We showed you the top bats swung in the MLB last week, and now its time for the gloves. In this report, we tallied the glove choice of every single MLB starter, not just the players we’ve profiled on What Pros Wear. To be clear, that is Baseball Reference‘s primary position player at first base, second base, third base, shortstop, leftfield, rightfield, and centerfield, for all 30 teams. We did not include pitchers because they aren’t real baseball players…. just playin’. The real reason is that a Big League pitcher’s glove is equal parts fielding tool and billboard. Pitchers are paid to use a certain brand of glove, and because the performance requirements aren’t as great as other positions, its often the check that determines their decision. So we left them out to give you a true understanding of glove brand usage in the MLB.
The graph is broken down by position, so each color on the bar corresponds to a specific position.
Its no surprise that this is mainly a two-horse race between Rawlings and Wilson, though Rawlings holds a significant lead overall (119 to Wilson’s 71). Rawlings also leads six out of eight positions, with Wilson leading the pack at both second base and rightfield. In years past, we have noticed that Wilson is particularly popular at 2B, especially the 1786 (I-Web) pattern (Robbie Cano’s seen below).
Rawlings holds off three worthy contenders at the catchers position, the most competitive position in the Bigs today.
Wilson, All-Star, and Mizuno all make great catchers mitts, and if there is a position that is “up for grabs,” its behind the dish. We could see any one of those companies at the top of this position.
In fact, Rawlings made a big push to lock in two guys who had worn All-Star in years past, Russell Martin and Salvador Perez, this past Spring. And with young prospects like Gary Sanchez of the Yankees trusting in All-Star to get it done, we may see the catchers position in flux over the next few years.
Here are the raw numbers, with the above graph showing market share:
|Catcher||First Base||Second Base||Third Base||Shortstop||Centerfield||Leftfield||Rightfield||Totals|
At first base, it is the Rawlings Modified Pro H as well as the Single Post webs that rule the position. Along with Freddie Freeman, Mark Teixeira and Adrian Gonzalez wear this pattern, while guys like Eric Hosmer, Jose Abreu, and Joey Votto wear the Single Post.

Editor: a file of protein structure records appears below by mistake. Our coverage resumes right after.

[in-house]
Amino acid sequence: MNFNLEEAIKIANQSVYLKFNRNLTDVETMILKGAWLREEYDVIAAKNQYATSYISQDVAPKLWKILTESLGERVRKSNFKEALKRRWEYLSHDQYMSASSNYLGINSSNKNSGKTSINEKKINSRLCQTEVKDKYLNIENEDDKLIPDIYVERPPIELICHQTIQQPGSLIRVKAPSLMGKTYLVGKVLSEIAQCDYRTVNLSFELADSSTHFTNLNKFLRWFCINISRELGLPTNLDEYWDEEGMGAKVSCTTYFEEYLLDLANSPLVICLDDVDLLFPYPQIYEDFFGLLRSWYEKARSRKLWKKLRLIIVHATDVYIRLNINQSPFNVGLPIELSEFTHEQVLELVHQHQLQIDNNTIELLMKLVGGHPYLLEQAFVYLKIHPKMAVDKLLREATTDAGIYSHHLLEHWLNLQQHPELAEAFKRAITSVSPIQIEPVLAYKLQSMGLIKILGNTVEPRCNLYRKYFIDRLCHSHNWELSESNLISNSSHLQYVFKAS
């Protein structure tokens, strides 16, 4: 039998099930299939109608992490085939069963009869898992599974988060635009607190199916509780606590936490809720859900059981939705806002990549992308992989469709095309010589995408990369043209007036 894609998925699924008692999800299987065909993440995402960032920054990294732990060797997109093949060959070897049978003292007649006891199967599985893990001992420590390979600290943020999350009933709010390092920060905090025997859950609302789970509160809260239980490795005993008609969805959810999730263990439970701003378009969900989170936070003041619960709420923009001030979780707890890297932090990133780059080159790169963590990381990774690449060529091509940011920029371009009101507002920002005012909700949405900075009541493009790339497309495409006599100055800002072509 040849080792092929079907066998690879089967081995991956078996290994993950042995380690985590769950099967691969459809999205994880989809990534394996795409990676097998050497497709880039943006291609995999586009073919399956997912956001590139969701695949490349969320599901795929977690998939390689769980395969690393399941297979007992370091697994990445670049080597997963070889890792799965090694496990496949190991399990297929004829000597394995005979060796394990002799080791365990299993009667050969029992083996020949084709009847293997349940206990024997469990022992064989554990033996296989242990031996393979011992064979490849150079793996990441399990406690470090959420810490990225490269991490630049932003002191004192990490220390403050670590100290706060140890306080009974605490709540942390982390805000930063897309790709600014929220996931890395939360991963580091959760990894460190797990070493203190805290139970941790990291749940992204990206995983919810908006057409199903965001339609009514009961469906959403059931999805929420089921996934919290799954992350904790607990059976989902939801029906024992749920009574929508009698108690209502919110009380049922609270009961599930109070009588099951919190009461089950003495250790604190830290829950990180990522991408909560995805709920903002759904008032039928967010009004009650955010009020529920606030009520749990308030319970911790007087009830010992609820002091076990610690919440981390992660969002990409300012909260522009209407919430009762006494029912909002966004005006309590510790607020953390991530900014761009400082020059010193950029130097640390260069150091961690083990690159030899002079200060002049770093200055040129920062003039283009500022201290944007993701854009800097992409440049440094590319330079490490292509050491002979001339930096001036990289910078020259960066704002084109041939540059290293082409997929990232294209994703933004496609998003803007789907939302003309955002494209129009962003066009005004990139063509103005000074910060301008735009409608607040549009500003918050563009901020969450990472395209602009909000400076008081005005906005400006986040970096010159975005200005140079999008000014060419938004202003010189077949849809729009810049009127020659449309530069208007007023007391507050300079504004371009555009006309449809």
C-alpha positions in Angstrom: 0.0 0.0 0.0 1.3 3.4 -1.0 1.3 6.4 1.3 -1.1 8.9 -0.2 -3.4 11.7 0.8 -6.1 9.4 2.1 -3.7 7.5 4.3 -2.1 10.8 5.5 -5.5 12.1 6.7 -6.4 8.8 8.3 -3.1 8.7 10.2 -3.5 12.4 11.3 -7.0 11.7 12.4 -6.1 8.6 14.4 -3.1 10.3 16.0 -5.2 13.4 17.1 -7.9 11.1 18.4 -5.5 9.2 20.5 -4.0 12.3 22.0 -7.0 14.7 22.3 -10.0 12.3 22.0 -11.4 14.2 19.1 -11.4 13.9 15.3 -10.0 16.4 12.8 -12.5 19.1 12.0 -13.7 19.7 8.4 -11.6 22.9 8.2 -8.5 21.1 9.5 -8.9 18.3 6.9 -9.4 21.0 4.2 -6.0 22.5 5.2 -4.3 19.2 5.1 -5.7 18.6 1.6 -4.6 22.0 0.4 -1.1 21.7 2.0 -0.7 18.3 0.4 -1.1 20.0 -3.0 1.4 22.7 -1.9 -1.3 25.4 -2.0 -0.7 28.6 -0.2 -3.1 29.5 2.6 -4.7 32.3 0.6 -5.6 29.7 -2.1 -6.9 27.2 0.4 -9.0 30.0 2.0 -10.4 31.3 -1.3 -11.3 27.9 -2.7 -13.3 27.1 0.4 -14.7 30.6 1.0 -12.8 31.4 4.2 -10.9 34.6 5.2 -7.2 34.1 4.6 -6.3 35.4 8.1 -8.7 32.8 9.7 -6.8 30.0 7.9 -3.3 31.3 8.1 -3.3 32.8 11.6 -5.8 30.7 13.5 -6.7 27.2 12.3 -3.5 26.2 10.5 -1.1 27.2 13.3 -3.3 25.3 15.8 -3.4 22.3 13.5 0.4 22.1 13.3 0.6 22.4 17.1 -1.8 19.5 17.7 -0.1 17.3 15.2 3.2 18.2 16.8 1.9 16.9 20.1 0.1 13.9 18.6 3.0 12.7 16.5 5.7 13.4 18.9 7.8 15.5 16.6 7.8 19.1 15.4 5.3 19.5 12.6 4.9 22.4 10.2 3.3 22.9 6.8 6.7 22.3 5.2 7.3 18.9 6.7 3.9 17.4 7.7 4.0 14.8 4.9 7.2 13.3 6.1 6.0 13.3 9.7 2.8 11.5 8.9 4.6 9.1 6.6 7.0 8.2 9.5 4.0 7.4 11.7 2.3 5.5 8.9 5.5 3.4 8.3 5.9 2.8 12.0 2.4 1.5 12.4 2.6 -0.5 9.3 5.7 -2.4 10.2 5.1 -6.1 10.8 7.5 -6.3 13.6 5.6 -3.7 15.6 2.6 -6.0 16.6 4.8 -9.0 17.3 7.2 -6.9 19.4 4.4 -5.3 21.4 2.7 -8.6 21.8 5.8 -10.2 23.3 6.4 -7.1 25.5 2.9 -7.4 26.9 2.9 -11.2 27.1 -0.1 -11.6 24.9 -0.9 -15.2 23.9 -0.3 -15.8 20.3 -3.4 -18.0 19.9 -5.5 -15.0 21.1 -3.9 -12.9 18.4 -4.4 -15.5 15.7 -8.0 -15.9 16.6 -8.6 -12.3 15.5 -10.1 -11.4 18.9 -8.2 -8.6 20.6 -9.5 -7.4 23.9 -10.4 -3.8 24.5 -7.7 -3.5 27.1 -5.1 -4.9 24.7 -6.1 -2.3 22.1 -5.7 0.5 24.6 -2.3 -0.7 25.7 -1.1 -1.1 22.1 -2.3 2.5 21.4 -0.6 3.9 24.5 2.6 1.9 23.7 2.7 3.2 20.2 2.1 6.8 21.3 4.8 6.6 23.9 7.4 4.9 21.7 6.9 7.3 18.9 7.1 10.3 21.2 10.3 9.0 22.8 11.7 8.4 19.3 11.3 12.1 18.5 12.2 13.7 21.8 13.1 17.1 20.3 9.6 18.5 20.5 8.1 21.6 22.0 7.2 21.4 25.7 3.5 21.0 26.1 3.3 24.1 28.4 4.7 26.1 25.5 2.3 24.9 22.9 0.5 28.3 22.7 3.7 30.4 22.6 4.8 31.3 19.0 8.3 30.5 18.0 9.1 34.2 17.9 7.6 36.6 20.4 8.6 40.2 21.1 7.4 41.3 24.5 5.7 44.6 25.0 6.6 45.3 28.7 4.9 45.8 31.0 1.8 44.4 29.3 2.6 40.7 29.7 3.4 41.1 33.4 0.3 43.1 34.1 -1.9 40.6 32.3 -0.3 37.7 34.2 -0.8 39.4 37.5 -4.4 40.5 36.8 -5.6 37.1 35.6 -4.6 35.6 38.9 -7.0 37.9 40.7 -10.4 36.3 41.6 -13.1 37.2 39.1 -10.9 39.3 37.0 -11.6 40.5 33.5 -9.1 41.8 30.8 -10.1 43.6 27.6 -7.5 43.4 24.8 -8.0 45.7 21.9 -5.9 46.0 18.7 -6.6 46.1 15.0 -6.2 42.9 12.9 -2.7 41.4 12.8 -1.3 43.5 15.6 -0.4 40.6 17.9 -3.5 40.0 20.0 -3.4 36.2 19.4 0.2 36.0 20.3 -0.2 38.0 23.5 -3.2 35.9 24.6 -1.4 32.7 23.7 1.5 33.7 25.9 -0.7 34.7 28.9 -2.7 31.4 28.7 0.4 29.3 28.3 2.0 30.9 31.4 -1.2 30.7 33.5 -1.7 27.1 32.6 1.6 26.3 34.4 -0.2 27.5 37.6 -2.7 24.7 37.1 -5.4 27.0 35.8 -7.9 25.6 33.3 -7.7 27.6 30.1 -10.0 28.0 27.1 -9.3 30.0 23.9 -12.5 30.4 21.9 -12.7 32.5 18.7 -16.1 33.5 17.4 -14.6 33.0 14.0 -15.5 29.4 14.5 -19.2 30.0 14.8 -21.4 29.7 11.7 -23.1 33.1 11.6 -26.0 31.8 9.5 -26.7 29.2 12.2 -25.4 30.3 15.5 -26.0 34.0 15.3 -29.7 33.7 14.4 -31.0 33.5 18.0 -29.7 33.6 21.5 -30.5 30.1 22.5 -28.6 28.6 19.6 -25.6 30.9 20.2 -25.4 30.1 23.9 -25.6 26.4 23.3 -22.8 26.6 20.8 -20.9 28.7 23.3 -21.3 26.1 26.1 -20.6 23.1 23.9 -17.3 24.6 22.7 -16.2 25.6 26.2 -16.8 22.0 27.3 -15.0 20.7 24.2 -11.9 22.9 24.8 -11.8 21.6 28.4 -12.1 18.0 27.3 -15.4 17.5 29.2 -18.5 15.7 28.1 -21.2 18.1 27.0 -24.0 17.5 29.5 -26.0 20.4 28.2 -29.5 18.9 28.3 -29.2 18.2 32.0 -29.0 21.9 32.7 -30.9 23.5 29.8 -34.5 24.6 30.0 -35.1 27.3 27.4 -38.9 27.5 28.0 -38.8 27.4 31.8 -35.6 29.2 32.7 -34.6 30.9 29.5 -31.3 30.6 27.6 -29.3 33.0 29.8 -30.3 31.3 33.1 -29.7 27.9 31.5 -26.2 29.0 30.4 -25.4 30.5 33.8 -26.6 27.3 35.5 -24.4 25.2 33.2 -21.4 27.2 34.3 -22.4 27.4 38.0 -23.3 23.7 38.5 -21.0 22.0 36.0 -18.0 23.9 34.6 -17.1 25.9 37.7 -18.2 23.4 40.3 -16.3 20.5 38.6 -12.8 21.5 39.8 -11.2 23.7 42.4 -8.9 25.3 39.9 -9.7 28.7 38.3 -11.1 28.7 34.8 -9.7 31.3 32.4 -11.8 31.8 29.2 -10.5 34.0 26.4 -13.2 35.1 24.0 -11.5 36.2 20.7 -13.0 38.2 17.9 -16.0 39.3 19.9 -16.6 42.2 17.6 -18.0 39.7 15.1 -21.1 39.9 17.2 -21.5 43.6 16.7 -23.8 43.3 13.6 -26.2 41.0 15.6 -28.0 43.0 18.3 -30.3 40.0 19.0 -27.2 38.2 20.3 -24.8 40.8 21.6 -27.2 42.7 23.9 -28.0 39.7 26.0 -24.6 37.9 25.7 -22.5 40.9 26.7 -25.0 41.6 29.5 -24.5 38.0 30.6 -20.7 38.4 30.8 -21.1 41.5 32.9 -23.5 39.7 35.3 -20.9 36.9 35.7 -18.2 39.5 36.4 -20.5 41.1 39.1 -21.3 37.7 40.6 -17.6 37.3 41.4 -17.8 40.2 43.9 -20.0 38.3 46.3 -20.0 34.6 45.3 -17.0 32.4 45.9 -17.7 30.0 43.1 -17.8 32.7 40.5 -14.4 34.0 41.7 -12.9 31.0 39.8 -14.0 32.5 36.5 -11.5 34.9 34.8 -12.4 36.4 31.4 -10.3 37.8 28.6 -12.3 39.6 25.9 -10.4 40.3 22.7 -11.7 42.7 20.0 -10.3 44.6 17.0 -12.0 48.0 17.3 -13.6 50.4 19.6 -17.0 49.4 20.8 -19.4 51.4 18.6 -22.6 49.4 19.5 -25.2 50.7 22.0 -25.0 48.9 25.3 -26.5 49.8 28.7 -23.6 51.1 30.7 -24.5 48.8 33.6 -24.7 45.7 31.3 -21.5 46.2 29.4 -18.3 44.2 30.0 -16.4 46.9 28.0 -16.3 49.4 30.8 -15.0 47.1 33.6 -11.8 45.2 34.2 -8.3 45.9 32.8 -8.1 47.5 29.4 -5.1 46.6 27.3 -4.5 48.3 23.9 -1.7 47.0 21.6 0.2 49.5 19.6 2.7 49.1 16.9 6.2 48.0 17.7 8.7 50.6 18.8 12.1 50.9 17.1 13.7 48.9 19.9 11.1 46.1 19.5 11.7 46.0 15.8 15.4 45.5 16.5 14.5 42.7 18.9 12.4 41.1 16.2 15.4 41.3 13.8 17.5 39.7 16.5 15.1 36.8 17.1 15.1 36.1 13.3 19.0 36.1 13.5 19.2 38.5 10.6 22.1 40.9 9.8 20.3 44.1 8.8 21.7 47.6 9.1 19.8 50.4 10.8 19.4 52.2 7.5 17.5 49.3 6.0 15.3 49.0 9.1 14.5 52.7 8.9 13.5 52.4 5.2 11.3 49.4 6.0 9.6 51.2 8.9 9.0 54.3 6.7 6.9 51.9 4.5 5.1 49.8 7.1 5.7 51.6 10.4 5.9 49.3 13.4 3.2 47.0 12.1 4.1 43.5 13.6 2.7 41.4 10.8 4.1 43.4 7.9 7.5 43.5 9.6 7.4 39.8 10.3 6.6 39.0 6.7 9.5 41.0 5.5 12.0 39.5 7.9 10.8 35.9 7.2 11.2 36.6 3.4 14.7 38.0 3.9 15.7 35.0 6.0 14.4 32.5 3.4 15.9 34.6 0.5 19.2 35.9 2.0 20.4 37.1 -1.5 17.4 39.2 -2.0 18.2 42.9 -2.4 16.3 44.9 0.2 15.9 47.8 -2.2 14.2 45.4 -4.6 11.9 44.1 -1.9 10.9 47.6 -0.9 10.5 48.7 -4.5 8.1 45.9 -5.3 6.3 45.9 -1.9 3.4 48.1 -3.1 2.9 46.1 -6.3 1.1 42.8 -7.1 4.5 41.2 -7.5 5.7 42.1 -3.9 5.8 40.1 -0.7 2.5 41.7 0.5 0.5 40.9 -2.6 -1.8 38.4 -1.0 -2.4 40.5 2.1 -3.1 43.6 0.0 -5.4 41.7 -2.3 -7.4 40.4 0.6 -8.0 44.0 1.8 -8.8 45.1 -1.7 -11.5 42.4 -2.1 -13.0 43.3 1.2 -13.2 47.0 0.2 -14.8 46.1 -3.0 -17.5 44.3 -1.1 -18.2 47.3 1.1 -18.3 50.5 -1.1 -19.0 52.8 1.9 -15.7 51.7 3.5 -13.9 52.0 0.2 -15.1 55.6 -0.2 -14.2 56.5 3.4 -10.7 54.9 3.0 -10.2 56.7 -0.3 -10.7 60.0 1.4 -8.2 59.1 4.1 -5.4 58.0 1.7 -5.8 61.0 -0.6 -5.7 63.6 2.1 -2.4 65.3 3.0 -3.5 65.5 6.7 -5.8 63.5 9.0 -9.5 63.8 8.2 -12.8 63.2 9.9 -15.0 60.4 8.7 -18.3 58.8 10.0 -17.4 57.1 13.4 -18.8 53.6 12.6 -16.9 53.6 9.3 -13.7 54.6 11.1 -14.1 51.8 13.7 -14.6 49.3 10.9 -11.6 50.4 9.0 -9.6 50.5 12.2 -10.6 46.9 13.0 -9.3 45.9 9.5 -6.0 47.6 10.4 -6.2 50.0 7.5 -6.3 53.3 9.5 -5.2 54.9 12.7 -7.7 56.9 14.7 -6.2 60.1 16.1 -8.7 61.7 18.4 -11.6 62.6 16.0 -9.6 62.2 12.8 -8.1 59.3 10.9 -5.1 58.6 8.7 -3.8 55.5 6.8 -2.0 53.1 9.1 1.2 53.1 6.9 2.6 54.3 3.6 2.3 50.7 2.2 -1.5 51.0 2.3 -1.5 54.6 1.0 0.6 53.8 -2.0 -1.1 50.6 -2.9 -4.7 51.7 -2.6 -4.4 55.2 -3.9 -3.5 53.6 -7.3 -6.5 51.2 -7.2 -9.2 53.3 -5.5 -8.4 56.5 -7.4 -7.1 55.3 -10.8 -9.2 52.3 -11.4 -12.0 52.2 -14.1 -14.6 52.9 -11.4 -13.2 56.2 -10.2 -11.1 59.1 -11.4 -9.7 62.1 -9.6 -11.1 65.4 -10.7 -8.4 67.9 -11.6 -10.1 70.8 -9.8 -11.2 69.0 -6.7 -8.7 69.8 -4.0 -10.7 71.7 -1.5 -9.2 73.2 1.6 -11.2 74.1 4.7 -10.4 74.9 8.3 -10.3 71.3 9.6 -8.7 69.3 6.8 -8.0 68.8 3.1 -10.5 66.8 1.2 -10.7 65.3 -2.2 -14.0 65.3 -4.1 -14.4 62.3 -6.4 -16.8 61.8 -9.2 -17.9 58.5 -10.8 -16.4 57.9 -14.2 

At 2B, Wilson shines. Second basemen like the shallow but sure, lightweight I-Web most, and Wilson does that pattern as well as anyone. Brandon Phillips, Jose Altuve, and Dee Gordon rock Wilson I-Webs.
2B is also where Nike makes one of two infield appearances (the other is Yonder Alonso’s 1B mitt), with Ian Kinsler’s glorious Japanese-crafted SHA|DO Elite J. I think I speak for everyone when I say we need more of these in the Bigs.
One of our favorite gloves, though, at any position, is Pablo Sandoval‘s SSK. SSK was only used by two MLB starters this year (Panda and Leonys Martin), but they make it count. The attention to detail on Panda’s Single Post is top notch.
The two most demanding positions on the field, shortstop and catcher, are also the most competitive as far as brand usage goes. In our opinion, it is at these positions, and especially at shortstop, that the finest leather craftsmanship truly shines. The three players, Rawlings, Wilson, and Mizuno, fight for the privilege to serve the best fielders on the planet. Rawlings boasts the highest percentage, but Wilson and Mizuno both have their loyalists, and rightly so.
Tulo wins the award for the glove most in need of a proper burial with his Rawlings Heart of the Hide PROTT2.
Here’s a who’s who in glove choice at the SS position:
- Andrelton Simmons – Mizuno
- Adeiny Hechavarria – Mizuno
- Wilmer Flores – Wilson
- Freddy Galvis – Wilson
- Ian Desmond – Mizuno
- Starlin Castro (he started more games than Russell at SS) – Wilson
- Eugenio Suarez (Reds) – Rawlings
- Jean Segura – Rawlings
- Jordy Mercer – Rawlings
- Jhonny Peralta – Wilson
- Nick Ahmed – Wilson
- Troy Tulowitzki – Rawlings
- Jimmy Rollins – Mizuno
- Clint Barmes – Mizuno
- Brandon Crawford – Rawlings
- JJ Hardy – Rawlings
- Xander Bogaerts – Rawlings
- Didi Gregorius – Mizuno
- Asdrubal Cabrera – Rawlings
- Jose Reyes – Rawlings
- Alexei Ramirez – Rawlings
- Francisco Lindor – Rawlings
- Jose Iglesias – Mizuno
- Alcides Escobar – Rawlings
- Eduardo Escobar – Rawlings
- Carlos Correa – Wilson
- Erick Aybar – Rawlings
- Marcus Semien – Rawlings
- Brad Miller – Rawlings
- Elvis Andrus – Wilson
One of the most beautiful gloves on Earth is Simmons’ Mizuno GMP400, above.
Carlos Correa’s Wilson A2000 1787 isn’t the classic beauty that Simmons’ is, but its still drool-worthy, and most importantly, it gets the job done.
In the outfield, led by its MLB standard H-Web, Rawlings has 42 Big League starters to Wilson’s 24. Wilson actually leads the right field position with 12 players, but Rawlings dominates in center, with 18 guys to Wilson’s 4 (Nike has 4 CFers, too). Fifteen guys that we’ve profiled (and many more we haven’t), including Kevin Kiermaier, Adam Jones, and Carlos Gomez wear the Rawlings H-Web.
Aaron Hicks is one of the first outfielders to rock the Nike MVP Select in the outfield, along with Matt Kemp (above). Both wear the trap web.
Even with Wilson, the H-Web is far and away the leading pattern in the outfield.
Easton’s only Big League starter at the moment, Andre Ethier’s glove is seen above. On a random note, Preston Tucker is the first player in MLB history (as far as we know) to wear an OLD HICKORY glove. That one came out of leftfield (pun intended).
Now that we know what the pros wear, what do you wear?